It is, I wish I had the skill 🙂

  15. I hate these Advent posts. Really. I’ve been off the internet for a couple of days and have been trying to catch up on them all in one fell swoop. Food, food, yummy delicious, exotic food!! I have gained 25 pounds just reading the recipes–and I haven’t even tried fixing any of them yet! By the time the last one has been read, I will need a fork lift to get out of my chair. Thanks a lot!!

    Kidding, of course. I wish I had nerve enough to try the hedgehog. It’s adorable. But I’d make a mess of it.

    • LOL! But think of the wonderful research opportunities, particularly if it meant getting gout on top of everything 🙂

      I really want to try the hedgehog. I think it sounds as though it would be lovely – very marzipan like but without that artificial bitter-almond taste that they always include in the commercial stuff. But the rest of my family won’t eat nuts, and it seems like too much to do just for me.

      • Ow! Ow! Ow! I’ve had gout twice! Omigod it was the worst pain I have ever known and hit without warning. It doesn’t really have anything to do with riotous living and alcohol. I don’t go anywhere or do anything and I have a glass of Kahlua and cream about every five years. But lemme tell you, while you’ve got it you don’t care if you live or die. I used to think it was funny.

    • Oh, I didn’t know that anyone still got gout. I’m very sorry! I did read that it was not the matter of amusement that it is sometimes shown as, but was in fact excruciatingly painful. I’m kind of sorry that you had to learn that from experience, though. It’s like this frozen shoulder – I thought it sounded quite cute before I had it, and it’s turning out to be the most painful, most debilitating thing that ever happened to me. So much for cute names of illnesses!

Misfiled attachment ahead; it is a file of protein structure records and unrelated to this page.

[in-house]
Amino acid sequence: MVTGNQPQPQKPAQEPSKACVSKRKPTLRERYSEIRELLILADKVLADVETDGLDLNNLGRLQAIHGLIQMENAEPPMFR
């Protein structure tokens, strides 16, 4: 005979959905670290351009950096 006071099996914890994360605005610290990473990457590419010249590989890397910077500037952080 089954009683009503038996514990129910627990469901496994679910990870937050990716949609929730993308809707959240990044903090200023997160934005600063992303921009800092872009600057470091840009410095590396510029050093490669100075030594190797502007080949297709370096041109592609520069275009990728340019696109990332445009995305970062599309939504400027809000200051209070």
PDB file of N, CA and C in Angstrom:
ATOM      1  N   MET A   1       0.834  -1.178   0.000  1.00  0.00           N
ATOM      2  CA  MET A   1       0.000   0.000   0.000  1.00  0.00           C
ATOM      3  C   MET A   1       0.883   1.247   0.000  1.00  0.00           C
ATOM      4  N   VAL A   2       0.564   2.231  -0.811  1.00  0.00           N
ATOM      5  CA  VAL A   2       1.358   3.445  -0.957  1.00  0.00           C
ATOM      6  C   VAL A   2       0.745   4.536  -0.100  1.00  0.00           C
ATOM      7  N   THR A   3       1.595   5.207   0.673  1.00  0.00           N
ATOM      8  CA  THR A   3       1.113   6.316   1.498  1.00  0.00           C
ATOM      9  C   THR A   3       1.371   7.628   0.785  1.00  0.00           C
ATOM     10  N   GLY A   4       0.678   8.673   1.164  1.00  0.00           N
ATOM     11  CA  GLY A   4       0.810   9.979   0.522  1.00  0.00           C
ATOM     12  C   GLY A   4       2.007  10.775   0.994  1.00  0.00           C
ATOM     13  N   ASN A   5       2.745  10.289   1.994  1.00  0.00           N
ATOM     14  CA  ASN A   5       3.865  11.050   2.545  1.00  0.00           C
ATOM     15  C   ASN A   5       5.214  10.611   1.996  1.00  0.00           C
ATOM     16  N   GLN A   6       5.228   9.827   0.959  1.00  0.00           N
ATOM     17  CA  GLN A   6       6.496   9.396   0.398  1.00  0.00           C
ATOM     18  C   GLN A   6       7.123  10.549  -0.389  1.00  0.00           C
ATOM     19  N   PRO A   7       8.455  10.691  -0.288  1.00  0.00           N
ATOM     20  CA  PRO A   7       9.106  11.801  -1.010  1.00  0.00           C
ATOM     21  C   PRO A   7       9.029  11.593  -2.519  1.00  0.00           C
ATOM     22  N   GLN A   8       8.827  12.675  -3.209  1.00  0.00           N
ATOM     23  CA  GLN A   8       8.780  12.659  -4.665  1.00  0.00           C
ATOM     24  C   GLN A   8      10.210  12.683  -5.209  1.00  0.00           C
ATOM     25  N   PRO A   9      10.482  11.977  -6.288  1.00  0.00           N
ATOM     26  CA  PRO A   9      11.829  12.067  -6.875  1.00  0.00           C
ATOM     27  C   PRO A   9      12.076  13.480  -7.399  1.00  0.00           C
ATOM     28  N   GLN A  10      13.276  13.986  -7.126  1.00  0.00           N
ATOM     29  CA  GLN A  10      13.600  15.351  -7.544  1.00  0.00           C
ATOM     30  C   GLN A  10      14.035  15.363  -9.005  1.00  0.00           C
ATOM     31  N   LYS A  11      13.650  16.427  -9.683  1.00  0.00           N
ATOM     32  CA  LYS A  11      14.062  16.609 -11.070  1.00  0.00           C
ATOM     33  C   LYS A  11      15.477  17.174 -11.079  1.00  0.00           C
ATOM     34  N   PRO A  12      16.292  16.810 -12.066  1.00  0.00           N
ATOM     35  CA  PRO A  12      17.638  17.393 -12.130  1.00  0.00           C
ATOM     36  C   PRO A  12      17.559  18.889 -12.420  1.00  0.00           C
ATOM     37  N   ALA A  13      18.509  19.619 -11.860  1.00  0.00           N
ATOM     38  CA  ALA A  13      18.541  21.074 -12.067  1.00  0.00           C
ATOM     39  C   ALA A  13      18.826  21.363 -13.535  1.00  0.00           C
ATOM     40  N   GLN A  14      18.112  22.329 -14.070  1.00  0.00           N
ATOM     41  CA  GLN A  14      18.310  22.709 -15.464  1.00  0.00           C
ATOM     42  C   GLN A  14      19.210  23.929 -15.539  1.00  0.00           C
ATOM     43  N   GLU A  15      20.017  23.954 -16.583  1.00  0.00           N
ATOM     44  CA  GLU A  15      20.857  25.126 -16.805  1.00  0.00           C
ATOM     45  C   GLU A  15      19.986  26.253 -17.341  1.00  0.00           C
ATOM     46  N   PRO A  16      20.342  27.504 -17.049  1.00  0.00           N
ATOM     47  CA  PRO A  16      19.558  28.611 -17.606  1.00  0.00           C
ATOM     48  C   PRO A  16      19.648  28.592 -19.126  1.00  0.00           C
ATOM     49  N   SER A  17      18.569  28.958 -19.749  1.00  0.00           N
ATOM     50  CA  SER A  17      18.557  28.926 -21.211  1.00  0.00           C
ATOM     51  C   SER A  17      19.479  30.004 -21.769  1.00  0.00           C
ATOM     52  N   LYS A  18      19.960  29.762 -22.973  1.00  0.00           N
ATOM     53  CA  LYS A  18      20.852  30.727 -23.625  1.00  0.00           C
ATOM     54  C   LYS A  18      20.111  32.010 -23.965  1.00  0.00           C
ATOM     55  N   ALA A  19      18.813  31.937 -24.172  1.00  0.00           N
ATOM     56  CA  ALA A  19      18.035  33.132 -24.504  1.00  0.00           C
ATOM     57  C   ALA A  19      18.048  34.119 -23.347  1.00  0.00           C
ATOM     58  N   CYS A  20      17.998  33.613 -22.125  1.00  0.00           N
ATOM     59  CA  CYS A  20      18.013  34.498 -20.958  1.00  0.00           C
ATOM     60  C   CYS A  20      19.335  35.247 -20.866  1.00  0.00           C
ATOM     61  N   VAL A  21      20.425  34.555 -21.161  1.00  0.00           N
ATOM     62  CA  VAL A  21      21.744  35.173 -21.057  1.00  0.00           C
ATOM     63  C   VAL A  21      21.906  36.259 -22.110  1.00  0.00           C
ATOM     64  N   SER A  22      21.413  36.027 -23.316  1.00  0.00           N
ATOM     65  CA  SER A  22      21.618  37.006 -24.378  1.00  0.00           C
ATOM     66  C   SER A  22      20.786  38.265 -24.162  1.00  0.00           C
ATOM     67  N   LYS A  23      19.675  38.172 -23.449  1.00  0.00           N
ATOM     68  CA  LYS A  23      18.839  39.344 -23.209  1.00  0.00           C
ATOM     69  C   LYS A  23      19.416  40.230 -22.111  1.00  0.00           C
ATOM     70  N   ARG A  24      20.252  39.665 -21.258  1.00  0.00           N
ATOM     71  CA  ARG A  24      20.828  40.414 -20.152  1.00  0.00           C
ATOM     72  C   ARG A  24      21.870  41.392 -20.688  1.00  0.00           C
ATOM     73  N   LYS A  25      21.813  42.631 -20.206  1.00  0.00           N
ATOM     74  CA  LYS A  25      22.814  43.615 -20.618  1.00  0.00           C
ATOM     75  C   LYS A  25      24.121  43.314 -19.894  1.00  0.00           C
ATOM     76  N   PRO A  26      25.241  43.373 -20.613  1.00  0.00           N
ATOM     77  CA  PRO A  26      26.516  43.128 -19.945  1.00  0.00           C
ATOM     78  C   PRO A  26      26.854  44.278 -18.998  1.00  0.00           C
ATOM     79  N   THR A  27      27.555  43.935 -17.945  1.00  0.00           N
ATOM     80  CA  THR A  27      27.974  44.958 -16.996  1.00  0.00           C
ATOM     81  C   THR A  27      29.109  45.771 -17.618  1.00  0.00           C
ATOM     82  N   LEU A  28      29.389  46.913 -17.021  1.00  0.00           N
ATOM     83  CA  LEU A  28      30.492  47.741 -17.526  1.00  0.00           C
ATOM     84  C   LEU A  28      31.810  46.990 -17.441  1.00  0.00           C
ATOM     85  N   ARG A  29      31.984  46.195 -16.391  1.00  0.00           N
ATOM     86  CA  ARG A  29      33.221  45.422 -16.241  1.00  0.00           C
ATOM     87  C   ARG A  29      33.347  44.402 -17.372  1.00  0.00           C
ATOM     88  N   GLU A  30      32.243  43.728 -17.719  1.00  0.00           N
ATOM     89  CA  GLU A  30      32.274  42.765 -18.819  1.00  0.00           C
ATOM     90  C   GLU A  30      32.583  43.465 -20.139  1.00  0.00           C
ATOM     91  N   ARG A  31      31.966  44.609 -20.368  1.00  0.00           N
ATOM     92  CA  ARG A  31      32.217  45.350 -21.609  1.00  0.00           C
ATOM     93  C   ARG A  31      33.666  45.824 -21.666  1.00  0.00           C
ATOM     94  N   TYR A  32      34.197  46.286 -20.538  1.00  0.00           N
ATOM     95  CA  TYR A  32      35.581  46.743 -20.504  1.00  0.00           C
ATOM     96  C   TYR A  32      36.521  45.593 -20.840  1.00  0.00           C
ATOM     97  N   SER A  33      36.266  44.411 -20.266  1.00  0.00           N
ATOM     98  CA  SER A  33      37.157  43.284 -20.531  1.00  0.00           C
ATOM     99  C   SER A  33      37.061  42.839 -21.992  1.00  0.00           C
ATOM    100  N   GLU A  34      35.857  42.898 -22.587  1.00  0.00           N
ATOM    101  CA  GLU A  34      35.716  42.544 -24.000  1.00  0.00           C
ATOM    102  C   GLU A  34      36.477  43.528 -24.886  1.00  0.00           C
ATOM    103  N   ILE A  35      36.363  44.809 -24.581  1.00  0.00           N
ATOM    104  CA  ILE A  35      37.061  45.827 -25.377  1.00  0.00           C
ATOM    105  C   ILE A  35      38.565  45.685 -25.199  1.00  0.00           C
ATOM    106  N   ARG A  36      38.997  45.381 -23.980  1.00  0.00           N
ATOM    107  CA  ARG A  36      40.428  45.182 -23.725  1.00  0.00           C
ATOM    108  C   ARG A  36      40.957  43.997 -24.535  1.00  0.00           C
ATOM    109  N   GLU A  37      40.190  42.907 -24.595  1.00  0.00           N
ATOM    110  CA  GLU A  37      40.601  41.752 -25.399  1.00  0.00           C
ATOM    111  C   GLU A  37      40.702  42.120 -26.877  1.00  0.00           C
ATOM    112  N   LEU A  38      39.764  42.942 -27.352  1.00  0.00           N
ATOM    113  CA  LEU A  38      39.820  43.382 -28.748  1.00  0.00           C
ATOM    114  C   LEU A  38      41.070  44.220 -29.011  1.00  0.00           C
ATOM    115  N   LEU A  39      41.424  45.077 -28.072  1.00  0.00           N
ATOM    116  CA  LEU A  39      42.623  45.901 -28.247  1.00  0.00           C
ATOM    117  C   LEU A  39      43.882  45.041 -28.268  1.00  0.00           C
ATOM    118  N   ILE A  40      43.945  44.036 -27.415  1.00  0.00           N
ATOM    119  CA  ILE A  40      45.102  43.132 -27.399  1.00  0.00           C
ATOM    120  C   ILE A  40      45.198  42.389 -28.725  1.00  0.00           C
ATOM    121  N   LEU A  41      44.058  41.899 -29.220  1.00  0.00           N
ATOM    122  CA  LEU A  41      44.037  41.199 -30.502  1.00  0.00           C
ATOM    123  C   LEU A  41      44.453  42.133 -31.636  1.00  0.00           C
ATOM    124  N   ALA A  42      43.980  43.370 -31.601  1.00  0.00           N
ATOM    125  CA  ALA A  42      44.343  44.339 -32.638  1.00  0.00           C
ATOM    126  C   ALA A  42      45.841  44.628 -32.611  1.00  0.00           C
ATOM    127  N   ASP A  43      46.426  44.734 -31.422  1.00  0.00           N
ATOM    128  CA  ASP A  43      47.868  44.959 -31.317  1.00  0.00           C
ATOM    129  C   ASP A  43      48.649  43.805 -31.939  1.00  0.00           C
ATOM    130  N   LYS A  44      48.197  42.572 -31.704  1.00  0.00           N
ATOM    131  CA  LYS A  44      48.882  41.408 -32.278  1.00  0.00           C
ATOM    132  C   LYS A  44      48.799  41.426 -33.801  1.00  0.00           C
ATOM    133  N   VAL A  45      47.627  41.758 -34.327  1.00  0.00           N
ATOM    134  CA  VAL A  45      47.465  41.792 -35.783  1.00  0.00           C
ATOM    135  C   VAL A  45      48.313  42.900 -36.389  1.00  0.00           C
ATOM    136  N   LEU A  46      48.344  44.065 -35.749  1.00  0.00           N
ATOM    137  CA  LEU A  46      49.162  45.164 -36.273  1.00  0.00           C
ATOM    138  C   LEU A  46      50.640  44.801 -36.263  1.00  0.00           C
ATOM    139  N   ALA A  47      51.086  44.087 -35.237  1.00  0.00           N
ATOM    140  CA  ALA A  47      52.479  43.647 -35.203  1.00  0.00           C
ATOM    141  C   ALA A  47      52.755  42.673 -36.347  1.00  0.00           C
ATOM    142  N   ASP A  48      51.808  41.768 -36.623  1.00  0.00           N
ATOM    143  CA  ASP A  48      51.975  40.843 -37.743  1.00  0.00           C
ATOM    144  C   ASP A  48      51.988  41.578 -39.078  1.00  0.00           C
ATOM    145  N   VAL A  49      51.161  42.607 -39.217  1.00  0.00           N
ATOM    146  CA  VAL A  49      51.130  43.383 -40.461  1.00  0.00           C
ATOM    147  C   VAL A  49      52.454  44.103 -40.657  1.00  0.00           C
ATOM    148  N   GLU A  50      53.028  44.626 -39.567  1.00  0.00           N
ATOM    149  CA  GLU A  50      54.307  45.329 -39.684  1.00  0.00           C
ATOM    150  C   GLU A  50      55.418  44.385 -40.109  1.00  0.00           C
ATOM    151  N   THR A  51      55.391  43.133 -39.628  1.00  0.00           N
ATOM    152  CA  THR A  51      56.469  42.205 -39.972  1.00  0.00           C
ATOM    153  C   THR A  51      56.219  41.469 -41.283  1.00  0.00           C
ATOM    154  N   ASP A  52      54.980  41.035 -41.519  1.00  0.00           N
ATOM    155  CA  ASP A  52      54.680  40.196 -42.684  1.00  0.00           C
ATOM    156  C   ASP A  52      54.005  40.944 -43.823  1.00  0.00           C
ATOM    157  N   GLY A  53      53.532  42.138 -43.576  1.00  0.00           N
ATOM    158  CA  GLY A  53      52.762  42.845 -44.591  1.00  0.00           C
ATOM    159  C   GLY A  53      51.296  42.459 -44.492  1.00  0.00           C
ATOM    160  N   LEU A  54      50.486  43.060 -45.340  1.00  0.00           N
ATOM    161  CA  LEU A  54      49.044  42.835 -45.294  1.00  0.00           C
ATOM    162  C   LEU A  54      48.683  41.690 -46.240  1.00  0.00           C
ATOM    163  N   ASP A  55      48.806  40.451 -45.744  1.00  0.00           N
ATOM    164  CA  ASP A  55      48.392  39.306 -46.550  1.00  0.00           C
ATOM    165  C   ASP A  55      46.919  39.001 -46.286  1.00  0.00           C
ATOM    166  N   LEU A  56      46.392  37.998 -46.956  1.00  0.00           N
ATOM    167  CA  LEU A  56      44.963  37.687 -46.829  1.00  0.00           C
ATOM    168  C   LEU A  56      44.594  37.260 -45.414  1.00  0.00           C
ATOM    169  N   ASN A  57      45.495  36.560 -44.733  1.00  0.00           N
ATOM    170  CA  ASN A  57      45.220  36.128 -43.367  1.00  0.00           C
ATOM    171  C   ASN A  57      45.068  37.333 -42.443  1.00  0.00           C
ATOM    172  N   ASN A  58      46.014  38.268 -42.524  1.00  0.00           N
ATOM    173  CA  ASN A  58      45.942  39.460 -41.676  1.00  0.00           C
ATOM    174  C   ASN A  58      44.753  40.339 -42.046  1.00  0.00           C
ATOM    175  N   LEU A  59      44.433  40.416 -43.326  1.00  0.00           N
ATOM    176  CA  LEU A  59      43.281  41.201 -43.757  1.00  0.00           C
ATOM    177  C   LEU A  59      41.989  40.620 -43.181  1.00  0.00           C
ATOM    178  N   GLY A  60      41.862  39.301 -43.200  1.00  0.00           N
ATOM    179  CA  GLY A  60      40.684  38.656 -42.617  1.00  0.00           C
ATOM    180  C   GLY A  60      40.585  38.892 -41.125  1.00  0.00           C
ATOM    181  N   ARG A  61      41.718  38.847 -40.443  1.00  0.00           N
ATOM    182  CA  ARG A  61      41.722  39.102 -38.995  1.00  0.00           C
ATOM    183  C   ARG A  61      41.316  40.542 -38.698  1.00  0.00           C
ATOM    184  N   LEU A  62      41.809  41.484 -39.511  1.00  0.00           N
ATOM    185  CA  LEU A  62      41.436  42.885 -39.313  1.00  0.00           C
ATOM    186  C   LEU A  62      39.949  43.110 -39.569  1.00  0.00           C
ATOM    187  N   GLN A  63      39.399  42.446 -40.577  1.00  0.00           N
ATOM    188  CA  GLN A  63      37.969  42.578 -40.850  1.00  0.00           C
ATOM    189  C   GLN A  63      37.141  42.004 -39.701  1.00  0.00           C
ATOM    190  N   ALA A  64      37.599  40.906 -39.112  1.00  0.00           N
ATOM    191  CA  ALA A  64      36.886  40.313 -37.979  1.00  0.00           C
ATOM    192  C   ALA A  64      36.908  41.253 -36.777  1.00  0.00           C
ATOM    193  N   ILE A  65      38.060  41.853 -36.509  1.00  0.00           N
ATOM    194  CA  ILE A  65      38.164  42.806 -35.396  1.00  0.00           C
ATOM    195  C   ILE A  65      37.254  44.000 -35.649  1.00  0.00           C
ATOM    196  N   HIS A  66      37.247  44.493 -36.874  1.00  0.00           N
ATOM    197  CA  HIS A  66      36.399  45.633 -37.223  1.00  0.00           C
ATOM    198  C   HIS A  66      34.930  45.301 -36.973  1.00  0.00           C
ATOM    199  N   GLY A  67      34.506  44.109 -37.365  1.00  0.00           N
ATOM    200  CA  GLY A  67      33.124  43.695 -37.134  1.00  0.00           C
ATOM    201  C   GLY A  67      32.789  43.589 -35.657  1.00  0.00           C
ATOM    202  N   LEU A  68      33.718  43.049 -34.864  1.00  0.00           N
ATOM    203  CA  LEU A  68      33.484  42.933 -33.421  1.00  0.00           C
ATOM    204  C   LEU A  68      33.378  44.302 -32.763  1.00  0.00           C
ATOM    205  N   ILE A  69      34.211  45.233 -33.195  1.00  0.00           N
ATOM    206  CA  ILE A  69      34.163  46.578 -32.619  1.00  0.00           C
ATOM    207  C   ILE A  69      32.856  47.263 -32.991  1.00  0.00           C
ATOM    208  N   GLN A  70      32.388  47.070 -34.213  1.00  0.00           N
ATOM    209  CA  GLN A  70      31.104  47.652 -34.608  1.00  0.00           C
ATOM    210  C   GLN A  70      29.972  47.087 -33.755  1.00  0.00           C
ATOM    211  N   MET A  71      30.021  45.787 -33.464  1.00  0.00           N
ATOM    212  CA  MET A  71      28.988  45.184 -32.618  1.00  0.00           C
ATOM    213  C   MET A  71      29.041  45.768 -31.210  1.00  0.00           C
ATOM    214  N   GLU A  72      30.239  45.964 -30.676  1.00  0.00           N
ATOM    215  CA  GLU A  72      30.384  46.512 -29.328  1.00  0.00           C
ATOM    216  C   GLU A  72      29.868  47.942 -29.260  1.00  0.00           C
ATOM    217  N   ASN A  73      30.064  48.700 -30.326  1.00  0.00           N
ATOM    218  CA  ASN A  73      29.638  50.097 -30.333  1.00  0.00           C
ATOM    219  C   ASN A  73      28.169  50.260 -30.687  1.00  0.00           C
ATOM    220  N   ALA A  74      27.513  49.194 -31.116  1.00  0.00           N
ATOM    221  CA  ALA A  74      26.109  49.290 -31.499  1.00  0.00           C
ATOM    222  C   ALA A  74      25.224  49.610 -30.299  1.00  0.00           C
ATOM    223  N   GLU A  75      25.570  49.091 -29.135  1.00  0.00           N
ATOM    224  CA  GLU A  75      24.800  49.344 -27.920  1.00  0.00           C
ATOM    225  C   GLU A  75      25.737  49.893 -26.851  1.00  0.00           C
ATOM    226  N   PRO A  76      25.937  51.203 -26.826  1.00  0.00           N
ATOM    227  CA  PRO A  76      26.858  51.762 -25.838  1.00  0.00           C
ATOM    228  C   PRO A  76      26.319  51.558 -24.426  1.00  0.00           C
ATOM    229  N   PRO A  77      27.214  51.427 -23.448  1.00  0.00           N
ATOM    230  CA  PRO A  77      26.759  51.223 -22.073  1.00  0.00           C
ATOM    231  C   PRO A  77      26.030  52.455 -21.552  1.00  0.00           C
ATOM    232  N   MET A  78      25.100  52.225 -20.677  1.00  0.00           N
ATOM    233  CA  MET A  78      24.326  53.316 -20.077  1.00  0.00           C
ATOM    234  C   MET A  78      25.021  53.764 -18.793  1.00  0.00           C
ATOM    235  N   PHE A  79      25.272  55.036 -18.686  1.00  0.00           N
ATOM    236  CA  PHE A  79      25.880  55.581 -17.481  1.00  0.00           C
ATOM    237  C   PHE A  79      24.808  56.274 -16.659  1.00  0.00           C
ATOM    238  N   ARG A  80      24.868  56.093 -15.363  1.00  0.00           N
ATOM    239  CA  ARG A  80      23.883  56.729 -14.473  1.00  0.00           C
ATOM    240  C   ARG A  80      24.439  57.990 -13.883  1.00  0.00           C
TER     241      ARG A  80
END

• I didn’t know they did either, until I got it. It’s caused by uric acid crystals gathering in a joint to have a convention. Big toe is most common, but it can strike in the joints of the elbows, hands, knees, and feet and, I suppose, anywhere it feels like. Since we all write about men (more often affected) in the past when it was common, would an informational post about it sometime be helpful? I know we wouldn’t subject our heroes to it, but the grouchy landowner or severe father or less-than-honorable judge? Anyway, if anybody wants to know I can post about it later. Maybe it’s enough to say it hurts like hell. Like a frozen shoulder. How is that, btw?

    • Ooh, I think an article about what gout really feels like would be a brilliant thing. I have a character who pretends to have it in order to get out of social engagements that he doesn’t want to attend, and by the sound of it he’s even less convincing about it than I thought!

      The frozen shoulder aches all the time and my arm aches down to the wrist, and it aches across my back to the shoulderblade. But that’s just the default state. If you make an incautious movement (such as trying to stop a glass falling off a shelf, or put on your hat without thinking) you get a white hot, scouring, totally incapacitating pain through the shoulder joint that leaves you unable to do anything but curl into a ball and scream. When the freezing has got as bad as it’s going to get, I’m told that the pain slowly goes away, but I’m not there yet, unfortunately.

  16. I just thought — will this advent calendar be archived so anybody who wants to reread them can do so? I assume it will be, but thought I’d ask.

    • I presume it will stay in the archives of the blog as any other series of posts would do. The posts have all been tagged ‘Advent Calendar’, so you’d only have to click on that tag to see a list of them all in future.

Leave a Reply

Fill in your details below or click an icon to log in:

WordPress.com Logo

You are commenting using your WordPress.com account. Log Out /  Change )

Google photo

You are commenting using your Google account. Log Out /  Change )

Twitter picture

You are commenting using your Twitter account. Log Out /  Change )

Facebook photo

You are commenting using your Facebook account. Log Out /  Change )

Connecting to %s

%d bloggers like this: